Nature photographers love Antarctica for its endless opportunities for picturesque snaps. It’s virtually uninhabited and is covered almost entirely by an ice sheet, giving it a unique appearance like nowhere else on Earth. Giant icebergs are floating all around; in fact, the largest iceberg in the world broke from Antarctica’s Rhone Shelf last May. The unusual midnight sun means that there are months every year when the sun doesn’t set. Due to its climate and remote location, there are no permanent residents of Antarctica—the only people you’ll see are possibly scientists or fellow cruisers on expedition. This absence of people makes photographs and nature viewing even more striking. In addition to the ice, Antarctica has beautiful mountains as well that you can spot peeking through the ice or even without snow.
You’re guaranteed to get up close to wildlife on an expedition cruise to Antarctica. Watch penguins waddling about and swimming in the crystal-clear waters. Spot seven species that can only be found there, including the famous emperor penguins. There are also seven species of whale found in Antarctica, including humpbacks and blue whales (the largest creature that’s ever lived, measuring up to 110 feet long and weighing up to 190 tons). Spot 35 species of bird including elegant albatrosses gliding across the sky. And gaze at rare seal species making their home on the pack ice surrounding Antarctica—you can often get very close to these fearless creatures. Your expedition leader will educate you on what to do and what to avoid when in contact with local wildlife.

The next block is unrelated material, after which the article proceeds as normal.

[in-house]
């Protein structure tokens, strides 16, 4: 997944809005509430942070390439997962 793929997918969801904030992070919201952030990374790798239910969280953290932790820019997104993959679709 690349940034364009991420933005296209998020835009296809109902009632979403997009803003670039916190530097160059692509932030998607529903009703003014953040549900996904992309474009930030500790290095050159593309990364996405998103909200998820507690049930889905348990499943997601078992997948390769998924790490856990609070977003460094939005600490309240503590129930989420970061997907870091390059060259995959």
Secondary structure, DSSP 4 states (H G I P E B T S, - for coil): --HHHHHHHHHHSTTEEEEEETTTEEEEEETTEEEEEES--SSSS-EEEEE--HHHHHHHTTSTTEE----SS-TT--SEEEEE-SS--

Voyages to Antarctica typically make a stop at the quaint Falkland Islands, a British overseas territory on the Patagonian Shelf, boasting a population of around 3,300 and a thriving fishing industry. Wildlife spotting, along with fishing, hiking, kayaking and chatting with locals at the pubs remain popular activities. In the capital of Stanley, learn all about Antarctic exploration as well as the 1982 conflict with Argentina at the Historic Dockyard Museum. Other attractions include the Whalebone Arch, a large outdoor arch constructed from the whalebones of blue whales, and Christ Church Cathedral, the world’s southernmost Anglican church.